"If literature is lacinato kale, genre is gelato. Despite regular critical attempts to reconstruct this outdated food pyramid, the base holds strong. Fortunately, thanks to a surge in literary molecular gastronomy, readers can enjoy an ever wider array of broccoli rabe (or brussels sprout, or Swiss chard) ice cream. When cooked by mad word scientists like Glen Duncan — whose new horror novel, “Talulla Rising,” is a sequel to “The Last Werewolf” — this harmonic hybrid delivers sweet (plot), salty (character), sour (emotional pathos), bitter (psychological probity) and umami (stylistic and linguistic panache)."
She goes on to say that the plot can best be described as a gleeful mash-up of Raymond Chandler's entire work, the vampire novels of Anne Rice and Foucault's Pendulum, with Proust looking on. For the full review, click here.
Meanwhile, in last week's New Yorker, Joan Acocella superbly overviews the evergreen impact of fairy tales on modern fiction ("Once Upon A Time; The Lure of the Fairy Tale," July 23rd issue-- click here for the entire essay). One example from among her many smart assertions:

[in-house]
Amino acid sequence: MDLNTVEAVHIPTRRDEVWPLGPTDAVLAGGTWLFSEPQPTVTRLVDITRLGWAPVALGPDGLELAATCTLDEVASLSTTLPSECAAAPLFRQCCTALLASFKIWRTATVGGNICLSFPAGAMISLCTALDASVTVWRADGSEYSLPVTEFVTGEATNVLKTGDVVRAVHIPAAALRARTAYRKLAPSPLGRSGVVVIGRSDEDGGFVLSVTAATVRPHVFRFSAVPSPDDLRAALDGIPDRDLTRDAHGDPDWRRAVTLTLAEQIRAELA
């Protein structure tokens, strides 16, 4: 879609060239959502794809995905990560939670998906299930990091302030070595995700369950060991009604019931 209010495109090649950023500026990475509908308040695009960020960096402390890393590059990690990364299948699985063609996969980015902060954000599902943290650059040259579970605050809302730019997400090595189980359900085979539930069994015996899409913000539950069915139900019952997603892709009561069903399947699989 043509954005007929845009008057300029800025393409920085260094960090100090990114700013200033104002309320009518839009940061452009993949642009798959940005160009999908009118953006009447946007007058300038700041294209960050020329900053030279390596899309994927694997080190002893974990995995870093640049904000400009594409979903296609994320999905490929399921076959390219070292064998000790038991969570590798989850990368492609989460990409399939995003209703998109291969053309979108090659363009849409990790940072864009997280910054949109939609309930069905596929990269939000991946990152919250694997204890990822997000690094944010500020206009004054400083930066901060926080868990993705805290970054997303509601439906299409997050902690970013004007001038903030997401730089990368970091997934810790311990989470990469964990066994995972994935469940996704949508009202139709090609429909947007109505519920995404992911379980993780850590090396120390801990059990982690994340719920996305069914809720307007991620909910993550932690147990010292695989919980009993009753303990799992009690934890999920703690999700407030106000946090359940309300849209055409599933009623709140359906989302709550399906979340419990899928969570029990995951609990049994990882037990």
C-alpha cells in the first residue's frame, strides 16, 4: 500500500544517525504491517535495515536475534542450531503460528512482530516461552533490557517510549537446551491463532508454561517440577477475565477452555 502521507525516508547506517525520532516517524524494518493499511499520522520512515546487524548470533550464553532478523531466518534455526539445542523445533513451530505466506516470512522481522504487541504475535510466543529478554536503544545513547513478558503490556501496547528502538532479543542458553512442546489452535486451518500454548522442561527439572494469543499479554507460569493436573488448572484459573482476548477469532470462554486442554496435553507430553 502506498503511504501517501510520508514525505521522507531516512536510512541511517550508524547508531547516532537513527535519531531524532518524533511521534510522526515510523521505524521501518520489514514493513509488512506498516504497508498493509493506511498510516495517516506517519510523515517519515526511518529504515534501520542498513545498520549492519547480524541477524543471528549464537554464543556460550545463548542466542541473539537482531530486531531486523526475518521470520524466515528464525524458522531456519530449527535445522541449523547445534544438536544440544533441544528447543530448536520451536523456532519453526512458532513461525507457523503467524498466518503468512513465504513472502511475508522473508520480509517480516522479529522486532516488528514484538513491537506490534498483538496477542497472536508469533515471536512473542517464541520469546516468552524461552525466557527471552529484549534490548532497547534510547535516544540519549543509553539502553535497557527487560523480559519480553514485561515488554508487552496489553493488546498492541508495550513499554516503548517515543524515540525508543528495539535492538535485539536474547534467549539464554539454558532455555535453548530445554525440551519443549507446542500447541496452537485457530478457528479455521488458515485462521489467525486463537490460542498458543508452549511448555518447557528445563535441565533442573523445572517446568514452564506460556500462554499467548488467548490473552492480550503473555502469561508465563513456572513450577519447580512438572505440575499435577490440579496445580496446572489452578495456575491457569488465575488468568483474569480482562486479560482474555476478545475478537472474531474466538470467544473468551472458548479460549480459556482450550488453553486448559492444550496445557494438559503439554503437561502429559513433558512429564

"In truth, most of the Grimms’ tales cannot be made wholly respectable. The rewritings that seem most persuasive are sometimes more unsettling than the Grimm versions—for example, Angela Carter’s “The Company of Wolves,” inspired by “Little Red Riding Hood.” This story stresses the eroticism of the girl’s encounter with the wolf."
Acocella also deftly traces the recent history of fairy tale studies in the English-speaking world, noting that Maria Tatar has emerged as the preeminent scholar in the field. The New Yorker already has Tatar in the fold as well-- see, for instance, her March 16th, 2012 New Yorker blog post "Cinderfellas: The Long-Lost Fairy Tales" about the discovery of five hundred (!) previously unknown (!!) fairy tales in an archive in Regensburg, Germany. Click here for that.